Beat about the bush

Laura Griffith-Jones sets out on a thrilling walking safari in the beautiful, underrated Tarangire National Park, coming face to face with elephant on foot and fly-camping under the stars The smell of hot dust is heavy on the air — that rich, earthy aroma you only encounter in the African bush in the dry season. It is mid-October in the heart of Tarangire National Park and we are beginning to wilt. This hidden jewel on Tanzania’s northern circuit is often overlooked in favour of the better-known Ngorongoro Crater, Lake Manyara and the Serengeti. But the country’s sixth largest national park is a glorious place for the discerning traveller. Baobabs pepper the savannah, like Ents in Middle-earth, and the Tarangire River meanders through. Its diverse habitats range from grasslands to bushveld and swamps, all home to varied wildlife. Elephant herds speck the floodplains. Lion, Burchell’s zebra, Masai giraffe, eland and buffalo roam its 2850sq-km expanse. The rare fringe-eared oryx and lo..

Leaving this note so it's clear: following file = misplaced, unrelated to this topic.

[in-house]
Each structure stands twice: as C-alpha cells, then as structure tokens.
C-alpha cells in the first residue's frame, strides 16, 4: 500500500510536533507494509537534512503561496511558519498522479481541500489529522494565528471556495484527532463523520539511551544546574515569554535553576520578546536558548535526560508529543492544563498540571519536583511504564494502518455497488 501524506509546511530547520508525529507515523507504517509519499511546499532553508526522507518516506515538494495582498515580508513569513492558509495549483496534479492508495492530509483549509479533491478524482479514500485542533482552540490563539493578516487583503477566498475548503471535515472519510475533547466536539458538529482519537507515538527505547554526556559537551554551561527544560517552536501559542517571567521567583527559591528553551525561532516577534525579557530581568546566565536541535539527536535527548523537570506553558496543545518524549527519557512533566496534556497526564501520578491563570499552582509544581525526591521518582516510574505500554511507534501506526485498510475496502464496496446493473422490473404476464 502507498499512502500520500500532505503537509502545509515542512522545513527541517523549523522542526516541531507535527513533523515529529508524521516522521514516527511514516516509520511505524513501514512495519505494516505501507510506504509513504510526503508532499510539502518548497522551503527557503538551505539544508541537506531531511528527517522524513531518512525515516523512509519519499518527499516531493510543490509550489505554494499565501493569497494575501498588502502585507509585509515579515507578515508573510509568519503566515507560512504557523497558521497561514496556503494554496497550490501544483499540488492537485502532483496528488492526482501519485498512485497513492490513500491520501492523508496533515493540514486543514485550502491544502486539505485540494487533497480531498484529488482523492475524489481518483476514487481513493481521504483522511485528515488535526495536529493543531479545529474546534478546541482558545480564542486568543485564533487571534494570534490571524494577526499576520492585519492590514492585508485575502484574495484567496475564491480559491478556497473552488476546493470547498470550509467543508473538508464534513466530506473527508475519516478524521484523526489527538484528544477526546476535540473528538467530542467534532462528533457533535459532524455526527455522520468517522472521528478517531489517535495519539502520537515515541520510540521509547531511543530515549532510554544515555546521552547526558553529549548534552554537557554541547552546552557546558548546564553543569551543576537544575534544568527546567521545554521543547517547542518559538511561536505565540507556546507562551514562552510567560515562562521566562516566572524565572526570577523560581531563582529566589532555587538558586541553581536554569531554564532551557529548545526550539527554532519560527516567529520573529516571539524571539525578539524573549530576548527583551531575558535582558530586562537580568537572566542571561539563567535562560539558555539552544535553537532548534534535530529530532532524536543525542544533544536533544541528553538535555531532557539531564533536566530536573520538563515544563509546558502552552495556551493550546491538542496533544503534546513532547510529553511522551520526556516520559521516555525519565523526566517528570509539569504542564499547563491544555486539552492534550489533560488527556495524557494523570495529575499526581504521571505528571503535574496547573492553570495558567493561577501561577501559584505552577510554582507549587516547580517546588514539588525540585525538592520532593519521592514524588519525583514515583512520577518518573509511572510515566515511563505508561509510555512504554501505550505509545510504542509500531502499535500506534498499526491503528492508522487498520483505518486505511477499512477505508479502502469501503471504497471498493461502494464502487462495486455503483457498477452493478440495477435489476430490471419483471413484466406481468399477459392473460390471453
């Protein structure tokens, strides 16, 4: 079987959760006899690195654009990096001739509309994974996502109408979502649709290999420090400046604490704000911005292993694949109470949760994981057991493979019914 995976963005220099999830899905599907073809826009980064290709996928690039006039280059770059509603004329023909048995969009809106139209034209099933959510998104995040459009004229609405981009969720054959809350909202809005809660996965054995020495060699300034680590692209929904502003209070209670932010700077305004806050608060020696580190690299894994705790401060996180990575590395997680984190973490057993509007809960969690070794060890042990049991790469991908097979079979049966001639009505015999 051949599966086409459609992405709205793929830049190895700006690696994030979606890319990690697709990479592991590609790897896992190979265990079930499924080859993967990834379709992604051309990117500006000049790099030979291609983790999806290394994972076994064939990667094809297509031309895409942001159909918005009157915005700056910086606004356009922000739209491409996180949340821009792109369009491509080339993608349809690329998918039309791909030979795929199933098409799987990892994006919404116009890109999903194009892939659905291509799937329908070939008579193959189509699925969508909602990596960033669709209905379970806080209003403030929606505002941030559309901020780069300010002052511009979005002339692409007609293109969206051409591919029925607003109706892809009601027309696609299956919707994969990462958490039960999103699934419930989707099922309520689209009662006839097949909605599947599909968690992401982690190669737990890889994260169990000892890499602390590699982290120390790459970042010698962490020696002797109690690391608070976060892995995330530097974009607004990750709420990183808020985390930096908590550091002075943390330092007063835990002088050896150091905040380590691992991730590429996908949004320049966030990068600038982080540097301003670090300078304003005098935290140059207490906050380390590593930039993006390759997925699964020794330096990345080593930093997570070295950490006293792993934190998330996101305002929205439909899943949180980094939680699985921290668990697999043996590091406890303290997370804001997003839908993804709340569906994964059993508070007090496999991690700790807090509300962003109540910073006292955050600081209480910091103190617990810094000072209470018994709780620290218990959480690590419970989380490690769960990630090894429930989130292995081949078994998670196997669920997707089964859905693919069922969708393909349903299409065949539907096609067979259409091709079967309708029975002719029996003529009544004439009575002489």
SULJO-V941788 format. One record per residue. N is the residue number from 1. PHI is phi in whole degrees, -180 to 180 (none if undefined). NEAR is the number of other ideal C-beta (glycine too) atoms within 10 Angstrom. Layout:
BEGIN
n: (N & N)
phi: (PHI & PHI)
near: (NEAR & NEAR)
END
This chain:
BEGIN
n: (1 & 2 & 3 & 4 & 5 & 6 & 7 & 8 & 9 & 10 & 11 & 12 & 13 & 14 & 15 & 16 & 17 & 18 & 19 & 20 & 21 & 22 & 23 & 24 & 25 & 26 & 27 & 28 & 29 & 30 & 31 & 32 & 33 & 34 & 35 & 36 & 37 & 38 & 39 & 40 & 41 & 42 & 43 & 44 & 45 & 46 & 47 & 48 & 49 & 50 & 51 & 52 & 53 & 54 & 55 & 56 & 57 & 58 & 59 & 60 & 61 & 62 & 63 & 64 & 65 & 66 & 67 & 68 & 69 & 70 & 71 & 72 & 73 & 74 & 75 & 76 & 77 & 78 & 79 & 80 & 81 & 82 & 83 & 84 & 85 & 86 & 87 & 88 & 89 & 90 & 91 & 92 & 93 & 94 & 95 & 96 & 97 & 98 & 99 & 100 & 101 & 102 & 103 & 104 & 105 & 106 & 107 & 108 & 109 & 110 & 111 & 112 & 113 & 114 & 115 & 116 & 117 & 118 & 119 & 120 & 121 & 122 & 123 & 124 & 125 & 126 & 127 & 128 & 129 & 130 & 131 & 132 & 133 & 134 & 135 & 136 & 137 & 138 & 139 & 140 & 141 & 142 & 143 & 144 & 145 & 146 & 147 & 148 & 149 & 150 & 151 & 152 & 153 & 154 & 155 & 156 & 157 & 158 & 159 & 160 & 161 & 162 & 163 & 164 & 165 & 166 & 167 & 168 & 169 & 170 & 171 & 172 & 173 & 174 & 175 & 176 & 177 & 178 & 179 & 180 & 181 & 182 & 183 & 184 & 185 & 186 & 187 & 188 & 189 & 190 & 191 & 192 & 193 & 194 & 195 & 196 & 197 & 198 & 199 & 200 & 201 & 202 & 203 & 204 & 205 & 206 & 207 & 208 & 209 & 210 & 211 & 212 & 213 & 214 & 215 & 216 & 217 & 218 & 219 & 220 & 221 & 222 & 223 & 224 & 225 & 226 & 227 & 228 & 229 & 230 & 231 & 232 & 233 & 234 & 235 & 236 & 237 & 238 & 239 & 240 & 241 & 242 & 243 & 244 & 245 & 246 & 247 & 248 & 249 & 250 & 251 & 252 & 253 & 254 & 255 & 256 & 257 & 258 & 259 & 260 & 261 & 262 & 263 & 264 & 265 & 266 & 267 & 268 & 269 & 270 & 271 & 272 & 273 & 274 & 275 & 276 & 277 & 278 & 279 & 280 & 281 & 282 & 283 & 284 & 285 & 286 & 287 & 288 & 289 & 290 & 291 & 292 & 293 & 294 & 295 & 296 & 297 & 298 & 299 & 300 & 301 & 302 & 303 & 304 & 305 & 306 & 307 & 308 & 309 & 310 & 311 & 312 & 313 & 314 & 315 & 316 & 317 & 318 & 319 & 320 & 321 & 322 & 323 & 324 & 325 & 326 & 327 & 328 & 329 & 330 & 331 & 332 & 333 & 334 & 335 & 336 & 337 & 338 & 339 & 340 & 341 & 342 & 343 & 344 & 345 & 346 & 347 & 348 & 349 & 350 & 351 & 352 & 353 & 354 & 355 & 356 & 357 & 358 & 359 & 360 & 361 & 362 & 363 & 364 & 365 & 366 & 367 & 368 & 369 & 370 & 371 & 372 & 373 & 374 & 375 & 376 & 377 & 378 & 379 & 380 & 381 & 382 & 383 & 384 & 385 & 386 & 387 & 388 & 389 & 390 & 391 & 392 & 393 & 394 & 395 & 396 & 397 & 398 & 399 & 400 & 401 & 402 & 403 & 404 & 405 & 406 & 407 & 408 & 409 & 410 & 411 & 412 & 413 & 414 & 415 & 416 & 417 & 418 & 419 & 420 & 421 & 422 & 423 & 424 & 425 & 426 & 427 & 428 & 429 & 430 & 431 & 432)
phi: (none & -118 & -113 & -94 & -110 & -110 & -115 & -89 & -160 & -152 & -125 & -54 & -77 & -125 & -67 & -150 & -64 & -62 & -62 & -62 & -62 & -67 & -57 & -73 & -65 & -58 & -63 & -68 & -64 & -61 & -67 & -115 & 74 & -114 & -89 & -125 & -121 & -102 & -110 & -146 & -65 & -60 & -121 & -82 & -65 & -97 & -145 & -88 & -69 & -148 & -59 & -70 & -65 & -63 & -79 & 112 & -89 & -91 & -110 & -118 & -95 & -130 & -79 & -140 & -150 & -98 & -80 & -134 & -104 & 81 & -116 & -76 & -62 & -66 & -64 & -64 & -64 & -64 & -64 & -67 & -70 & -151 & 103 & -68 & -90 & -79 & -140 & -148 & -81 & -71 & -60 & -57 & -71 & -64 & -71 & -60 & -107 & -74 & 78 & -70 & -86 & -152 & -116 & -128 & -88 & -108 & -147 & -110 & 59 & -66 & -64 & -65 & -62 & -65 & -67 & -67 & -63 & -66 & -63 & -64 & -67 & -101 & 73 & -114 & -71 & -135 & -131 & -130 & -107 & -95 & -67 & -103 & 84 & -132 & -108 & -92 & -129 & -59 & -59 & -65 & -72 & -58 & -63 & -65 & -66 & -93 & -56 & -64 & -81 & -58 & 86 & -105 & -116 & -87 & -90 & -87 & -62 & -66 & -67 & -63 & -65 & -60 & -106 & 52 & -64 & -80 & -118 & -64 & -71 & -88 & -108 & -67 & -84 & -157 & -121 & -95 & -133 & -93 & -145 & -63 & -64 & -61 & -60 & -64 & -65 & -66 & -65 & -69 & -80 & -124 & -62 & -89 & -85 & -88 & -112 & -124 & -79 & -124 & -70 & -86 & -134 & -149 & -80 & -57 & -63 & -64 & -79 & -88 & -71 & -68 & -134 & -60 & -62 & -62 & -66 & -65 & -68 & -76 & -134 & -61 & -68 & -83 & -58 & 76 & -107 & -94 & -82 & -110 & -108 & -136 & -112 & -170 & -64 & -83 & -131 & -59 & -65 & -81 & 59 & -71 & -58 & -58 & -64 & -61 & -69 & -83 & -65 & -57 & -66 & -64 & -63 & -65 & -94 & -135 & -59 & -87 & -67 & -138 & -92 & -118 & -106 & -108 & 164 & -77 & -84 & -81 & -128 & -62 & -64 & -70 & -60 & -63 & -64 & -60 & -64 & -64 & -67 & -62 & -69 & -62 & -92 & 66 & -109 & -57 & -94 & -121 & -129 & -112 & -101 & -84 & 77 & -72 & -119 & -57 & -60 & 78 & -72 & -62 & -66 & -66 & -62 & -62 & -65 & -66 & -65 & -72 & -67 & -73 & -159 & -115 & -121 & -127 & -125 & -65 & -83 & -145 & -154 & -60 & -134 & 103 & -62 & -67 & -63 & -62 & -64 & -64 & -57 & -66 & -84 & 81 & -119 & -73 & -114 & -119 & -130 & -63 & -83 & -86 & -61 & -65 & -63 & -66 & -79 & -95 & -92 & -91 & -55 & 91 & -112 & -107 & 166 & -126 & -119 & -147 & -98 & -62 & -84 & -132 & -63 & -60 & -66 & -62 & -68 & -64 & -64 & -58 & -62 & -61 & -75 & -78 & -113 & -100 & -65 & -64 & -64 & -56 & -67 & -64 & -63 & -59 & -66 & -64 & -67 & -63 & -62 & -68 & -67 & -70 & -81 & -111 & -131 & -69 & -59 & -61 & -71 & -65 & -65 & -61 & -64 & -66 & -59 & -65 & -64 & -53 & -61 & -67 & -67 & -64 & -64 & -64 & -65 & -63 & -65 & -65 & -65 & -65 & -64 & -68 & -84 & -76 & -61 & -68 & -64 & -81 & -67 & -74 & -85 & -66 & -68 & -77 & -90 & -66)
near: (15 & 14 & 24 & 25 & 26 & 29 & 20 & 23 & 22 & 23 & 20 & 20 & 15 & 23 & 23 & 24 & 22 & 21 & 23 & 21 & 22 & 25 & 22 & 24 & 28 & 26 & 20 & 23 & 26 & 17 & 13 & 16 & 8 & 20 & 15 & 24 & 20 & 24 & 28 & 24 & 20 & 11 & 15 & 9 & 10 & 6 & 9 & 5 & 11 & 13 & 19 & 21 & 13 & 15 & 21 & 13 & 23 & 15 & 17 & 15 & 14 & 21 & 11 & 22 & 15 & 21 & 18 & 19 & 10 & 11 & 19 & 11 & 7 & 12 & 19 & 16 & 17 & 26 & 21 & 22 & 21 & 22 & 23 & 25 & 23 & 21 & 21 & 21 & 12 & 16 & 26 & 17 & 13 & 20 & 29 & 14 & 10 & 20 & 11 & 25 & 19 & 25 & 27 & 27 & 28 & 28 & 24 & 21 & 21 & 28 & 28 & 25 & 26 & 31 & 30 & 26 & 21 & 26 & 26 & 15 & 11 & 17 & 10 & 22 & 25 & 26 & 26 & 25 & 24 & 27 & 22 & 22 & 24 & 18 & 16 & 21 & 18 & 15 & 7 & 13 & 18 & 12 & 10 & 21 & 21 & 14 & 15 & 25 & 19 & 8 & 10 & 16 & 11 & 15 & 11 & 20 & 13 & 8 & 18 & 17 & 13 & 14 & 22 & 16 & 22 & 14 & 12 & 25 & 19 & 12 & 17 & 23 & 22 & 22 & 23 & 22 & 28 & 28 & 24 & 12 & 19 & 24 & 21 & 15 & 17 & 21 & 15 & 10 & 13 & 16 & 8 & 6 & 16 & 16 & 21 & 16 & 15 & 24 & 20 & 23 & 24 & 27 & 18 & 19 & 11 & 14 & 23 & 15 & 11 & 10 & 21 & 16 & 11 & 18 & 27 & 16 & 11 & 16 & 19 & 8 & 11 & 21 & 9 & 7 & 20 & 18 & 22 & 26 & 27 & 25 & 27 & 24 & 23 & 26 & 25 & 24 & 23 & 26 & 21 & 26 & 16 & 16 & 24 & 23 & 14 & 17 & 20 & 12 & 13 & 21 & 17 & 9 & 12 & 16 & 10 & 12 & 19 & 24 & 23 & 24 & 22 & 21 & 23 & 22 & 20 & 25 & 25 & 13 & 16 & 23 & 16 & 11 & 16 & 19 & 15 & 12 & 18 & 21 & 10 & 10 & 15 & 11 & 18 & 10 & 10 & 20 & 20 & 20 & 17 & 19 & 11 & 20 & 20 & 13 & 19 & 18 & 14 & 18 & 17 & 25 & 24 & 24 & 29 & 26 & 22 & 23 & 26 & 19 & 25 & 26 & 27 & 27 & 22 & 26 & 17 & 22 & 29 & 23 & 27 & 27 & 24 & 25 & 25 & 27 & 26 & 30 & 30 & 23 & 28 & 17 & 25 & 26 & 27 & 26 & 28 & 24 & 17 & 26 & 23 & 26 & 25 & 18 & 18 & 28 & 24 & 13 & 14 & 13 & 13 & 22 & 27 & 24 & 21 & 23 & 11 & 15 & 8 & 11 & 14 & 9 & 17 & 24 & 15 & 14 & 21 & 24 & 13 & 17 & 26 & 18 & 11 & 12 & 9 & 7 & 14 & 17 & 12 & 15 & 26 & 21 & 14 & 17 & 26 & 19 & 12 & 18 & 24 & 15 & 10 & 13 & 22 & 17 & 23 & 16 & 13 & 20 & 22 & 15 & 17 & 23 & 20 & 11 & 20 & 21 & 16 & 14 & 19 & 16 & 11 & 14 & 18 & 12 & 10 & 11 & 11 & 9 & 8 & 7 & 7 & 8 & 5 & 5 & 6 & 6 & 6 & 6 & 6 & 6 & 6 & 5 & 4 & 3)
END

Captivated by Kafue

This extraordinary national park’s raw and diverse landscapes make it geographically enthralling. Morgan Trimble examines its natural history, ecology and wildlife, as well as revealing plenty of useful tips from the experts to help you plan your next trip Just outside the camp, we’re tracking a leopard through sandy soil in Kafue. The previous night, the cat’s sawing roar pierced the stillness along the river, briefly quieting the hippos’ grunts and fiery-necked nightjars’ trill. We had woken before sunrise to search for the elusive creature. But after following its spoor for 100m along the road, the paw prints veer into the grassy undergrowth, and we give up. The leopard is hiding amid, literally, millions of trees. This is the miombo — an immense swath of woodlands that blanket southern-central Africa from Angola in the west to Tanzania and Mozambique in the east. In the middle, in southern Zambia, is Kafue National Park. It’s one of the continent’s oldest and largest parks but re..